Status and Distribution
Widely distributed but local, occasionally locally common, throughout southern, central and eastern England and the Channel Islands; very local in south east, south west and northern England; rare in Scotland, Wales and Ireland.
Bradley & Fletcher no:
Maps updated with all data received by January 2020.
Foodplant and Larval Feeding Signs
Atriplex spp. including A. patula (common orache), see plant distribution map, Atriplex glabriuscula (babington's orache), A. prostrata (spear-leaved orache) and Chenopodium spp. (goosefoot) including C. album (fat-hen). In Europe also on Atriplex portulacoides (sea-purslane), A. tatarica, Chenopodiastrum hybridum (maple-leaved goosefoot), C. ficifolium (fig-leaved goosefoot), several varieties of Beta vulgaris (beet) and, in Denmark, the larva has caused damage to the introduced South American crop Chenopodium quinoa.
Initially mines a leaf, then spins central leaves or feeds on flowers and seeds.
Finding the Moth
Larva: found in every month from 19th May to 20th October, with most records (c50%) in September. Mines the leaves (in Europe this is reported for the early instar only), or feeds on spun leaves or flowers and seeds. In Europe the larva feeds on the leaves in the first brood and flowers and seeds in the late summer and autumn. Noting what feeding method is adopted at different stages of development at different times of year and on different plants would be a worthwhile project in the British Isles.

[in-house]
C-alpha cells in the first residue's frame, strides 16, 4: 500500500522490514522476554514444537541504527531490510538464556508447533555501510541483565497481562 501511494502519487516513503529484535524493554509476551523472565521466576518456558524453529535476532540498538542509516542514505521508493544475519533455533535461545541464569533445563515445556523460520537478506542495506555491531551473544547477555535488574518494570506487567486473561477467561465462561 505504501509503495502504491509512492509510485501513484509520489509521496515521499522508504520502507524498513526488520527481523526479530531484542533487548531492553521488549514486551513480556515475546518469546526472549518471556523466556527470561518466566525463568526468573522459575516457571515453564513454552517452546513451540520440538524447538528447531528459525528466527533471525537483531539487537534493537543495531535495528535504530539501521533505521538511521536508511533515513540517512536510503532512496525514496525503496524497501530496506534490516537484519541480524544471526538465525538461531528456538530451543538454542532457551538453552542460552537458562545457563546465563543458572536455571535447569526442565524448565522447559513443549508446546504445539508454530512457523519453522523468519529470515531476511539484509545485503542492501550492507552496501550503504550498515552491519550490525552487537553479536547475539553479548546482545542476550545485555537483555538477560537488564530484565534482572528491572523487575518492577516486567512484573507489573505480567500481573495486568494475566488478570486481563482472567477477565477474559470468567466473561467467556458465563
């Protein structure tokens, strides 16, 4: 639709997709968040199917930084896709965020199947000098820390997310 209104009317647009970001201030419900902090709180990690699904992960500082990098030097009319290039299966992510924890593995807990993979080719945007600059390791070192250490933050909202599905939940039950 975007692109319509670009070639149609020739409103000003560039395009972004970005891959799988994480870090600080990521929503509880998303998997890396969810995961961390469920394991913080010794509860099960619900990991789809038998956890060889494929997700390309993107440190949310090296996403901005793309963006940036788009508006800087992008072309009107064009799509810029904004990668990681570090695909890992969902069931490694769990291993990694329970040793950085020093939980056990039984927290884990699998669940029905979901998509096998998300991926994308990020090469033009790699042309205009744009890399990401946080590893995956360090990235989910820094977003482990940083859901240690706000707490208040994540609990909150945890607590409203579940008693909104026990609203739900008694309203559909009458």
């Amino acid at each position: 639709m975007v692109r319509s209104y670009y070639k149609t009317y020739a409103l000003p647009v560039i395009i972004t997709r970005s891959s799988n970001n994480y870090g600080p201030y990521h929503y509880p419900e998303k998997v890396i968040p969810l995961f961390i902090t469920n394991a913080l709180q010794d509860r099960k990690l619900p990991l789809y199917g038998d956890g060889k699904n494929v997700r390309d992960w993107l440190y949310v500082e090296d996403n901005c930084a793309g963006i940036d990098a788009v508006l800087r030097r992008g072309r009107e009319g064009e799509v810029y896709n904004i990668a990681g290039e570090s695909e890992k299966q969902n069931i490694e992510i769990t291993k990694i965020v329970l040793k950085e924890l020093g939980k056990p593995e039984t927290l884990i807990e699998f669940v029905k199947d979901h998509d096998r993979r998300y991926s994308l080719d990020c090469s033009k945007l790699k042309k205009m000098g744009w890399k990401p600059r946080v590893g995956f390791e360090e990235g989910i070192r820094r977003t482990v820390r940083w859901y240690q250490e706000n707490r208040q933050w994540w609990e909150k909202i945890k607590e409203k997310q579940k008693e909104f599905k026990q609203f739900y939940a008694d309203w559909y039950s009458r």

Adult: has been disturbed, on occasions, from the foodplant during the day but most records relate to being attracted to light (Rothamsted trap, Actinic, MV and lighted windows).
Has been confused with S. nitentella, S. instabilella and S. samadensis but in the darker forms, the blackish grey forewing with a slight mottled apearance and lack of distinct stigmata should assist in separating these in fresh specimens. The cream coloured underside of the abdomen is a useful character in separating S. atriplicella from the similar S. acuminatella. Paler specimens and worn individuals will probably require dissection to confirm the identification.
Two, possibly three broods a year. The first brood appears from mid/late April and through May. There are a good number of records in June which, depending on the season and geographical location, could relate to the remains of the first brood or to the start of the second brood. This second brood generally appears from early/mid-July, through August when it is at its strongest, and into September. There are several late September records and three in October which may indicate a possible third brood but this is purely conjecture. For a geographical comparrison (although recording effort is not known), all of the Shetland Islands records are in August while those from the Channel Islands cover April to October.
Earliest: 26th March 1999 (VC32)
Latest: 14th October 2010 (VC113)